Gregory the Great (Pope, 590-604) wrote his Dialogues on the Lives and Miracles of the Italian Fathers (Dialogi de vita et miraculis patrum italicorum) in Rome around 593. Organised into four books, the first three are a collection of lives and miracles of various Italian saints. The longest is the Life of Benedict of Nursia, which comprises the entirety of book 2. The final book consists of an essay on the immortality of souls after death. As a whole, the work documents and explains the presence of the miraculous in the contemporary world and the ability of saints to effect miracles both before and after death. The attribution of the Dialogues to Gregory has been disputed, most recently by Francis Clark who argued that the work was created in the 680s in Rome. Others - such as Adalbert de Vogüé, Paul Meyvaert and Matthew dal Santo - have, however, strongly argued for Gregory's authorship and it is broadly accepted that Gregory was responsible for the Dialogues. For a discussion of Gregory's devotion in writing the Dialogues, see E04383, and for the role of the Dialogues as a tract justifying the nature of miracles and theorising on the immortality of souls, see E04506. Gregory's principal aim in collecting the miracle stories of the holy men and a very few women of sixth-century Italy was to show the presence of God's power on earth as manifested through them, rather than to encourage the cult of these individuals. Indeed, though posthumous miracles at the graves of a few individuals are recorded (and also a few miracles aided by contact relics of dead saints), there is very little emphasis in the Dialogues on posthumous cult; some of the miraculous events that Gregory records (e.g. E04429) are not even attributed to named individuals. Although very few of the holy persons in the Dialogues are 'proper' saints, with long-term cult, we have included them all in our database, for the sake of completeness and as an illustration of the impossibility of dividing 'proper' saints from more 'ordinary' holy individuals.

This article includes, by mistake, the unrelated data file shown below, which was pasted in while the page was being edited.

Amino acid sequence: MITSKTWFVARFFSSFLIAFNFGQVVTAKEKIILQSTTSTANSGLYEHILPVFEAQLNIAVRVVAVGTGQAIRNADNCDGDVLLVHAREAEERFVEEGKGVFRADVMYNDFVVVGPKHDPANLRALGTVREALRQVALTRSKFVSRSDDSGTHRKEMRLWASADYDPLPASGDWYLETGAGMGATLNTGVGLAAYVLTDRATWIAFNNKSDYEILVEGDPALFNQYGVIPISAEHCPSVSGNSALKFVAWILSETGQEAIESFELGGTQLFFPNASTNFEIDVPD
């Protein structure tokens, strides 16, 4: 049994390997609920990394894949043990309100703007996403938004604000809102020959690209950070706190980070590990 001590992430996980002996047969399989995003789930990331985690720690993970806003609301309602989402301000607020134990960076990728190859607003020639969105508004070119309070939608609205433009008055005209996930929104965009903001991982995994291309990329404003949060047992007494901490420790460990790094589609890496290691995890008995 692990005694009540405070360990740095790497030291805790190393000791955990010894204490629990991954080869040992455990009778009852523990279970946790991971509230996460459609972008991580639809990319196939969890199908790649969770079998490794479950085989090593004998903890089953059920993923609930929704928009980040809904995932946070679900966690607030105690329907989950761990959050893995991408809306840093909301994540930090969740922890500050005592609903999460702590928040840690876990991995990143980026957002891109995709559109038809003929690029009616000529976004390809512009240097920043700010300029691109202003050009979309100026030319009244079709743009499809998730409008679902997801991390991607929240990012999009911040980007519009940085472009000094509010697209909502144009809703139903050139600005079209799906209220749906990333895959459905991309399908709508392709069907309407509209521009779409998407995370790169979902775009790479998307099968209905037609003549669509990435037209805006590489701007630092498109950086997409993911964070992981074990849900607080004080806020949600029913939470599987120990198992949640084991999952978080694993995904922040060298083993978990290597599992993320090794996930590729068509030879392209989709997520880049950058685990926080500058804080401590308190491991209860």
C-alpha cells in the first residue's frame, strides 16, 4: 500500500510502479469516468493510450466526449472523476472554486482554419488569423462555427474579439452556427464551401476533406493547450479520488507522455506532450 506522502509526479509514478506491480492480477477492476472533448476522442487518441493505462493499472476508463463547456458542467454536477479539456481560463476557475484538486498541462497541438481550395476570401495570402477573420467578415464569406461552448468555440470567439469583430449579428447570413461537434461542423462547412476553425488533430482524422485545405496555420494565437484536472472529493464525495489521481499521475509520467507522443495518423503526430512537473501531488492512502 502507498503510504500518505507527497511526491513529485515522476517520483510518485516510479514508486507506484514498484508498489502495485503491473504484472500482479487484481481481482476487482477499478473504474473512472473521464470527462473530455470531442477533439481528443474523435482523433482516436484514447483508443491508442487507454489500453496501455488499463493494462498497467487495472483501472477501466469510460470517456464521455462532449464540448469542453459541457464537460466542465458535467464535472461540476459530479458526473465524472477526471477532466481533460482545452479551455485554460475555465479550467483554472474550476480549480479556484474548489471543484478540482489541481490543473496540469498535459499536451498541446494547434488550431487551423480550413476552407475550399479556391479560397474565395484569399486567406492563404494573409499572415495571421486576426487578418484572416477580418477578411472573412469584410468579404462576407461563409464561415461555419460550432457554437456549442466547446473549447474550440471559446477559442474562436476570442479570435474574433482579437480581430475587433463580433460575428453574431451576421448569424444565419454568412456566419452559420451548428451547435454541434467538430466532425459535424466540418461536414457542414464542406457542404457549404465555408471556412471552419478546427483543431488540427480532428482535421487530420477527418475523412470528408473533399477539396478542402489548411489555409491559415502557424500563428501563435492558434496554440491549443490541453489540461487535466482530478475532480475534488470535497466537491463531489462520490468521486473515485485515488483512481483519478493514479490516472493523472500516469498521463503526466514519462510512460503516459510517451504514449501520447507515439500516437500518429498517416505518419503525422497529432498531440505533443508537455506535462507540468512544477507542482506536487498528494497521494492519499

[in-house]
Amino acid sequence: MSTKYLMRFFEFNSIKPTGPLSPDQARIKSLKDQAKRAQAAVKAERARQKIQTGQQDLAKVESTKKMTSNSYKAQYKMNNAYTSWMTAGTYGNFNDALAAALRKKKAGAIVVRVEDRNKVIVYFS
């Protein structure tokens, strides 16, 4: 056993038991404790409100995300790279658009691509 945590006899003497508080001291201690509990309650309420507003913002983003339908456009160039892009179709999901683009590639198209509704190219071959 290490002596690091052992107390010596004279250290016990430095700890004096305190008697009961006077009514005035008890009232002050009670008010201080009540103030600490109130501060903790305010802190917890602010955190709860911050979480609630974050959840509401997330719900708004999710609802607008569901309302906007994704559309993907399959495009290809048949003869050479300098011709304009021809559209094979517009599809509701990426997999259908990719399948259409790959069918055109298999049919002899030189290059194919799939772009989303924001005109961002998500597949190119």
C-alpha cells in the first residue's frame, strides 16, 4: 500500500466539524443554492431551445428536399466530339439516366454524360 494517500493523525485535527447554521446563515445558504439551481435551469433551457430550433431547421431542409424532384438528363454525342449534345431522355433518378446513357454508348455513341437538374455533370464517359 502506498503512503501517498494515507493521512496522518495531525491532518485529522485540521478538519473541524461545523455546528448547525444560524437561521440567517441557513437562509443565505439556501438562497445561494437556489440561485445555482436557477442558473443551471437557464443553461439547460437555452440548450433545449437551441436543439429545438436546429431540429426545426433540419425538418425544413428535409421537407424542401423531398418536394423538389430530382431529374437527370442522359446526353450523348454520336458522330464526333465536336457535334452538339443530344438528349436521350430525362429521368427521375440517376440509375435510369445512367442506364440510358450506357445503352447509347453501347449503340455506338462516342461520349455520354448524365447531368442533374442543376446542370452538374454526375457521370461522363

For an account of Elisha's miracle, see 4 Kings 4.1-7. Gregory describes how Nonnosus was a student of Anastasius (6th c. abbot of Suppentonia, S01714). He also discusses Anastasius in Dialogues 1.8 (E04436). Nonnosus' miracles echo others described in the Dialogues. For example, compare the miraculous supply of oil with a similar miracle, also described by Gregory, in which *Boniface (bishop of Ferentino, S01715) produced plentiful wine from a poor harvest of grapes (Dialogues 1.9, E04437). In both cases, a small amount of liquid was placed in a vessel and left, and after a few days the vessels were filled to the brim. Similarly, his removal of the rock from the garden ought to be understood in the context of other ‘garden’ miracles throughout the Dialogues, and discussed by Barbara Müller (2005). These stories work on multiple levels. The role of the gardener mirrors the ideal role of the ideal church leader keeping watch over his flock and fighting threats from the Devil. Yet these scenes should also, in Müller’s view, be understood in the context of a world where garden work was a fact of daily life.


Edition: Vogüé, A. de, Grégoire le Grand, Dialogues, Sources chrétiennes 260 (Paris: Cerf, 1979). Translation: Zimmerman, O.J., Dialogues of Saint Gregory the Great, Fathers of the Church 39 (Washington, D.C.: Catholic University of America Press, 1959). Further Reading: Clark, F.,The 'Gregorian' Dialogues and the Origins of Benedictine Monasticism (Leiden: Brill, 2003). Dal Santo, M., "The Shadow of A Doubt? A Note on the Dialogues and Registrum Epistolarum of Pope Gregory the Great (590–604)," Journal of Ecclesiatical History, 61.1, (2010), 3-17. Meyvaert, P., "The Enigma of Gregory the Great’s Dialogues: A Reply to Francis Clark," Journal of Ecclesiastical History 39 (1988), 335–81. Müller, Barbara, "The diabolical power of lettuce, or garden miracles in Gregory the Great's Dialogues," Studies in Church History 41 (2005), 46-55. Vogüé, A. de, "Grégoire le Grand et ses Dialogues d’après deux ouvrages récents," Revue d’histoire ecclésiastique 83 (1988), 281–348.